Over a period of time, our great sages also realised that the reality of the whole universe is also an interaction between Purush (man) and the Prakriti (Nature) and in this interaction, the duality of the universal consciousness is manifested through spandan (vibration) or prana (light) which act as the eternal energy within every single particle existing the universe.

And this is exactly what the modern world, scientific community as of now, is fighting hard to come to terms with. It was all right for the scientists till the time, Newtonian mechanics had its hold over the progressive world. But as the mankind slowly dug deeper into the depths of elements, quantum particles stared back with its weird quantum phenomenon and stumped the scientific community.

But this duality never had any problems for the Vedic thinkers of 5000 years ago…

Science Vs Spirituality in 
Songs of the Mist...
“Now that light which shines above this heaven, higher than all, higher than everything, in the highest world, beyond which there are no other worlds, that is the same light which is within man”Chandogya Upanishad 3.13.7

“The soul cannot be created or destroyed,” says Krishna in the Bhagavad Gita and this is exactly what most of the scientists of the world say about ‘energy’ too” says Ayan the scientist in my book - Songs of the Mist (Page - 25)

In the end, I would like to say that for a very long time, we have denied the rightful place of our rich heritage, culture and ancient knowledge base. The books like Bhagwad Gita have provided the perfect road map to live the prefect life, even in modern times - A life which is meaningful and is in equilibrium with the nature all around us as well as within our own intrinsic nature. But it is unfortunate that not only others, we ourselves don’t take them seriously, specifically the young Indian generation. The young India does not like to read these amazing books, as they are considered to be archaic, impractical and ancient in thoughts, a position for which we have ourselves to blame. We ourselves have turned the immensely practical treasure trove of our rich heritage of culture and knowledge into a straightjacketed ritualistic customs and practices, hidden behind the closed and crumbling temple walls across the country, through our fanatic religious shortsightedness.
ॐ नमः शिवाय
Om Namah Shivaya

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Evolution - A Work in Progress...

Apr 25, 2016

36th Edition of Shadow Dancing With Mind

It feels great that my book “Songs of the Mist” is finally published and this month it reached the bestseller rank of 29 at Amazon, in Self help section. This blog has been a great source of inspiration and kept me going when things seemed to stall in my writing effort. I am grateful for the support my friends, followers and readers gave me over the years. Today, after a long time, I am collating the 36th Edition of Shadow Dancing with Mind. Hope you like it and please do check out these pages as I am working on Chennai Colors posts on IndiBlogger’s Renie Ravin, How to publish your book, The similarities between The Big Bang and the primordial sound ‘Om’ etc. in coming weeks. Please don’t forget to check out my ’10 Tips on the Art of Writing’, which is collation of my learnings while writing my first book.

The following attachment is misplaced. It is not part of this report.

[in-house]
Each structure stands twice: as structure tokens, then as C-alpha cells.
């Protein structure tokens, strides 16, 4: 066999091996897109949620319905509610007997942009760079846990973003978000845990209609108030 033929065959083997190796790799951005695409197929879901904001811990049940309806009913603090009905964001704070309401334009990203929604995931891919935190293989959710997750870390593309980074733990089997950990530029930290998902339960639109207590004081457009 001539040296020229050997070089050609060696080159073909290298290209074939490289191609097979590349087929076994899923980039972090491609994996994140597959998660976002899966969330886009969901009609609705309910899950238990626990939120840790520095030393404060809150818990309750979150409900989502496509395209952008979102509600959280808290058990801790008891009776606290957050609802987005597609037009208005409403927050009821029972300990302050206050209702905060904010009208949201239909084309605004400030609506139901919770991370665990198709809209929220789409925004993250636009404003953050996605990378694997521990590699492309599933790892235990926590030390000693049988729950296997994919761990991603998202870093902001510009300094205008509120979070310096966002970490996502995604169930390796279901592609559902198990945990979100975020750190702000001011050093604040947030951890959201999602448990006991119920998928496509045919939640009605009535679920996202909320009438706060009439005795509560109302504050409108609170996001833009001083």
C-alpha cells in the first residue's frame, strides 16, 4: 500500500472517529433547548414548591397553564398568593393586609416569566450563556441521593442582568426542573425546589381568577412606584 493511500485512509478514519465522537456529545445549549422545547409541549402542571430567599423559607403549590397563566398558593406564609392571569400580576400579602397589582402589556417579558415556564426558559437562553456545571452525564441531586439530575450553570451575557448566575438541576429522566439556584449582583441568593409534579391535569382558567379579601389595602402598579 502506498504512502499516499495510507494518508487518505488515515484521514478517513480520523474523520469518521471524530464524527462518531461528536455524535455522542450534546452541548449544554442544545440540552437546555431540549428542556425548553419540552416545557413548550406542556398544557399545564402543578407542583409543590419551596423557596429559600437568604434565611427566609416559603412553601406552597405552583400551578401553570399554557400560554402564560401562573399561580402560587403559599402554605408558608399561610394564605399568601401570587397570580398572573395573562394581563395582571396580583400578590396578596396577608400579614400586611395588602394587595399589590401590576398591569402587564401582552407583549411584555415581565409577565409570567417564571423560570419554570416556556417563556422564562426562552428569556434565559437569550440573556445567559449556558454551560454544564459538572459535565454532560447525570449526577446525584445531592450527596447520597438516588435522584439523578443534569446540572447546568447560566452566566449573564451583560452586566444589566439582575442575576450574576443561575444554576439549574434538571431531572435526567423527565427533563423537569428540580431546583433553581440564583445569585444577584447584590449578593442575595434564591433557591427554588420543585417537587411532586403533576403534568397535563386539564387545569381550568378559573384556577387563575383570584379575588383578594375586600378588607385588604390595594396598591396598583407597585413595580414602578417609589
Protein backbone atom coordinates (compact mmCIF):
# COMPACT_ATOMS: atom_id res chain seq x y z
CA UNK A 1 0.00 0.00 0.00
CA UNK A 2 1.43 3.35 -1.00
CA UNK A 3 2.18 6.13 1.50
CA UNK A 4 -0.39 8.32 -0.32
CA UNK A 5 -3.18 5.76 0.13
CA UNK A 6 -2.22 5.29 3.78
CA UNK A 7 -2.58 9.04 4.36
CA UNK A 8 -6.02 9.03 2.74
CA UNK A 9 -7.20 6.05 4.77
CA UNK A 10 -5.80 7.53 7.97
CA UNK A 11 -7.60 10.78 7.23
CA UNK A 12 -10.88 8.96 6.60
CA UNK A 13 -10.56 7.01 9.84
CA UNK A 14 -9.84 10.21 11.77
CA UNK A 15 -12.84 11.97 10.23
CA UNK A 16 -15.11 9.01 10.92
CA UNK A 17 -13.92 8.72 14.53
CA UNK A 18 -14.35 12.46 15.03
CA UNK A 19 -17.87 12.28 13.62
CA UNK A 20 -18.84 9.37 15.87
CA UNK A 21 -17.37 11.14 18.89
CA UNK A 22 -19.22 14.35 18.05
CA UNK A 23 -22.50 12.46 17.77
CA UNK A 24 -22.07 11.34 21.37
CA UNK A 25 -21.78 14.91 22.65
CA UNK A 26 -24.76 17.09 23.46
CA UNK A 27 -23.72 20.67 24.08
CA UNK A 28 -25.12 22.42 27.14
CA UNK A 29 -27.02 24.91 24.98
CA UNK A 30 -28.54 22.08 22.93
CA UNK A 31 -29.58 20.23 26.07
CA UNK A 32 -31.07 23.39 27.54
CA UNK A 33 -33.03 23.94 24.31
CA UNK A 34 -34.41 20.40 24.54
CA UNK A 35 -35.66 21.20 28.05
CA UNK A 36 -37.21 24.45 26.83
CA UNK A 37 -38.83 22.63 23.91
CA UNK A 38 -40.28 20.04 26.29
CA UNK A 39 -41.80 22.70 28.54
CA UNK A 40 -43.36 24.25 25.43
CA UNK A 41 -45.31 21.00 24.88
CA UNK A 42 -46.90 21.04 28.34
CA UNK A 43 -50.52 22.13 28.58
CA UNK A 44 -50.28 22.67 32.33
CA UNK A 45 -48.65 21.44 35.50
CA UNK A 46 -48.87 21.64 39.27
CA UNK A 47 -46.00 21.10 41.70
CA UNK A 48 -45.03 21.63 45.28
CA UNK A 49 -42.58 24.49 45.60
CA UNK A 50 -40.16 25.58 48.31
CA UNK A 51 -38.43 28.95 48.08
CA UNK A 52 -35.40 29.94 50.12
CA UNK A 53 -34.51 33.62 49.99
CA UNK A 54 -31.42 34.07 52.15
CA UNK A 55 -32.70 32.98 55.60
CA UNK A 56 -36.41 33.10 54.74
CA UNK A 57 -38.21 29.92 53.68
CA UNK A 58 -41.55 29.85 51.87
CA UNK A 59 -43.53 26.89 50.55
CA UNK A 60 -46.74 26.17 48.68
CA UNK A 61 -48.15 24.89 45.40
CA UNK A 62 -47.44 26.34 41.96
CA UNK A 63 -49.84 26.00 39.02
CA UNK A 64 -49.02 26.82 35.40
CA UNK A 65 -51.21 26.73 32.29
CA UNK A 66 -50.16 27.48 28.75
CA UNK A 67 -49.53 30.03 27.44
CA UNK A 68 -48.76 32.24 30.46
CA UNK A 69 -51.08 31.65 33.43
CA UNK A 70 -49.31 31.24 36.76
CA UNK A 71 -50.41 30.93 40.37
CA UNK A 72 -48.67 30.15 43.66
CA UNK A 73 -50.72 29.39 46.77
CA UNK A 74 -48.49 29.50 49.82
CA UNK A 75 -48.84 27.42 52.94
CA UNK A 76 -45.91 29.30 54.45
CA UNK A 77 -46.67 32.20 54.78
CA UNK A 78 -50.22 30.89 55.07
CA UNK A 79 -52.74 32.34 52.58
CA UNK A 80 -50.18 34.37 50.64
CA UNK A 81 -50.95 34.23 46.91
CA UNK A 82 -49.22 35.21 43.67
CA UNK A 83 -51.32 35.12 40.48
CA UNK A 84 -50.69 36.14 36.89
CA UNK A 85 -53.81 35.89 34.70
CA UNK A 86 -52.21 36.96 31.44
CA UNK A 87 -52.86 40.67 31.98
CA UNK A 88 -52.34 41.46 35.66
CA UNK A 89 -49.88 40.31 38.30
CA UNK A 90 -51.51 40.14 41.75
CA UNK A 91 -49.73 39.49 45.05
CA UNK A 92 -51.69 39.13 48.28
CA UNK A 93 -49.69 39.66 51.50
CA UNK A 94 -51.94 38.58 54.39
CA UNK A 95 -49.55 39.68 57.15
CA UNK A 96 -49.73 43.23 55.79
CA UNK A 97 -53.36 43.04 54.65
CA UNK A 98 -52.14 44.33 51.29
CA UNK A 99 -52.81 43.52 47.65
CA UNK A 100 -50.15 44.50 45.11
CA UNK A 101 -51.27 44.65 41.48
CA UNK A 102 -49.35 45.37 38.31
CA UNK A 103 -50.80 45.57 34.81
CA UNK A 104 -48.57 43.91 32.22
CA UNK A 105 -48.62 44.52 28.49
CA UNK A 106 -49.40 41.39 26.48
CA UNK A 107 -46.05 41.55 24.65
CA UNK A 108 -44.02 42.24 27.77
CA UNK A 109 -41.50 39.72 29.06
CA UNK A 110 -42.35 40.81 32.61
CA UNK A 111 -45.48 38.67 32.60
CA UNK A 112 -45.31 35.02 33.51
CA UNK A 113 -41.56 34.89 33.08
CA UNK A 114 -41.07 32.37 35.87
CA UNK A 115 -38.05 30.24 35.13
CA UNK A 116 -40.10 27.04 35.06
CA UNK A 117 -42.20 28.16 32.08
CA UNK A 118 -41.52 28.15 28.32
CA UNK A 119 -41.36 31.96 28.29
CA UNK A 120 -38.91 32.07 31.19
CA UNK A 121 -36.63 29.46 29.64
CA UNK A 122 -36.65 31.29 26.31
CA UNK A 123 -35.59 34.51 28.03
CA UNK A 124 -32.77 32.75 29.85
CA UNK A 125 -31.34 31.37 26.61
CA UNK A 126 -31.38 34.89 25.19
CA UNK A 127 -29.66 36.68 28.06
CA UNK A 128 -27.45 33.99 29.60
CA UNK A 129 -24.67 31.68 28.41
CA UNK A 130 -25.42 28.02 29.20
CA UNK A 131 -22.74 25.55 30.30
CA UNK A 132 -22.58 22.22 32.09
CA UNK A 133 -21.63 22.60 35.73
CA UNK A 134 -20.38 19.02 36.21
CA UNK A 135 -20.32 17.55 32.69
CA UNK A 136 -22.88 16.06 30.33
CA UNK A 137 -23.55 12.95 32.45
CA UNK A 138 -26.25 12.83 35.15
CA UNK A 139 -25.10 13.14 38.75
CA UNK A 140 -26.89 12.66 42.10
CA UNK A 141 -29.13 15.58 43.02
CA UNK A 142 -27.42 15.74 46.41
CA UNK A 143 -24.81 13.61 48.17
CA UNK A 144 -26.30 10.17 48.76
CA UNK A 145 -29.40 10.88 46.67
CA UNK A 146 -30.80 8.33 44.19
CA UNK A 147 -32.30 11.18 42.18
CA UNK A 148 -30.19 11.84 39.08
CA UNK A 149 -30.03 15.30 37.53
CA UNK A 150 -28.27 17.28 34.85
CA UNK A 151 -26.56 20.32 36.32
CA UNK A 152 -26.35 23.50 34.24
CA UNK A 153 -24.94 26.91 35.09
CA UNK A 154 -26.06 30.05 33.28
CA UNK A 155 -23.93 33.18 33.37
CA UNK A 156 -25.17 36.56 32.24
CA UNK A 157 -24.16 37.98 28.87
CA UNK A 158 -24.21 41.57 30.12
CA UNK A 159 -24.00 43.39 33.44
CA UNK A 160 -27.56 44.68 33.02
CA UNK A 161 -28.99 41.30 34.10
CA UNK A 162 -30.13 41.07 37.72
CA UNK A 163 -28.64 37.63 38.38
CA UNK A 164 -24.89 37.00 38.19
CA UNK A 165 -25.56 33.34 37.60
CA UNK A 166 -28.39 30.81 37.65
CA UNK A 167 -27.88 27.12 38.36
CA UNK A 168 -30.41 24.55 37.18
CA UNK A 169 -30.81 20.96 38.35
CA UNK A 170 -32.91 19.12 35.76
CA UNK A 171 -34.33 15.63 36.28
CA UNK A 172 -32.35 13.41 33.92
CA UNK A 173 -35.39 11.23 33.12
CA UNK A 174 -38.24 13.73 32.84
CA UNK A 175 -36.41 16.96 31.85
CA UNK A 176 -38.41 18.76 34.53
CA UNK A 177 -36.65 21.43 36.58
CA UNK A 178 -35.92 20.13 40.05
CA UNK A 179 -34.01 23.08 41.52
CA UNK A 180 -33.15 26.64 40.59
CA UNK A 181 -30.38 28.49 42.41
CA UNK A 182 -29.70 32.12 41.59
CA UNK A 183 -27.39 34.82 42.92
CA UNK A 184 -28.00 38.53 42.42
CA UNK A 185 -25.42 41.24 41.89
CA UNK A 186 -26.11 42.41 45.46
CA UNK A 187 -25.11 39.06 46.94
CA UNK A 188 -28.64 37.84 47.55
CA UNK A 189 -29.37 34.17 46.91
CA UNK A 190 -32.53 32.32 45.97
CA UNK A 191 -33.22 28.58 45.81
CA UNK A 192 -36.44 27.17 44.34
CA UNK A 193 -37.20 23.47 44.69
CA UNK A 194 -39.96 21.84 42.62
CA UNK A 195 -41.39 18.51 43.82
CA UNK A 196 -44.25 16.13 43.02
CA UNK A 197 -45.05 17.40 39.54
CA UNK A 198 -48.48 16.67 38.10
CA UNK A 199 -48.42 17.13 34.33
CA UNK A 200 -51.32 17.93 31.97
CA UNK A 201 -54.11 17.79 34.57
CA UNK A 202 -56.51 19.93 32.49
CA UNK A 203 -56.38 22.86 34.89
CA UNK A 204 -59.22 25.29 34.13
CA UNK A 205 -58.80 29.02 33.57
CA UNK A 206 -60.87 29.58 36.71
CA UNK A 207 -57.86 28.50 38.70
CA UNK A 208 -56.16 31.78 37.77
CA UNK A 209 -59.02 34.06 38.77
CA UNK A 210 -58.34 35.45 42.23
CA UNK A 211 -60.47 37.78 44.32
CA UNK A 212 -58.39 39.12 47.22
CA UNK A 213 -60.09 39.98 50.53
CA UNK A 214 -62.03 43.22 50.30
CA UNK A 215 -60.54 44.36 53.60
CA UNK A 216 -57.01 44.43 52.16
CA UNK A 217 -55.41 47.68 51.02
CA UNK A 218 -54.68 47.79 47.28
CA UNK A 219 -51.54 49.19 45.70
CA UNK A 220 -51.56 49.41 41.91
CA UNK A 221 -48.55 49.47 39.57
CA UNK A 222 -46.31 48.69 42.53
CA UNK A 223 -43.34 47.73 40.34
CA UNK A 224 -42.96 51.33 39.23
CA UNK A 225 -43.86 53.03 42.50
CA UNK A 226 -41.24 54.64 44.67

For last few months, I have been collecting some Debut Novels by some of the new Authors, I have across through my social media interactions. Finally I have been able to read them and this post shares my thoughts on their beautiful work of passion. This is my tribute to their undying devotion towards writing and creativity. Hope you will enjoy reading my thoughts about them and their work. Please do leave a comment and if you like what I have written about their books, check them out too... Click here to read more...

2) Chennai Colors: Aseries about amazing and creative people of Chennai
Dr. Chithra Madhavan: 9 tips on writing about Temple Architecture and Heritage buildings - A Leading heritage historian and Authority on Temple Architecture & Heritage from Chennai adds to the colors of Chennai by revealing ancient sculptures and uncovering amazing stories found hidden in the sanctum sanatoriums of popular as well as lost Indian heritage sites. Click here to read more...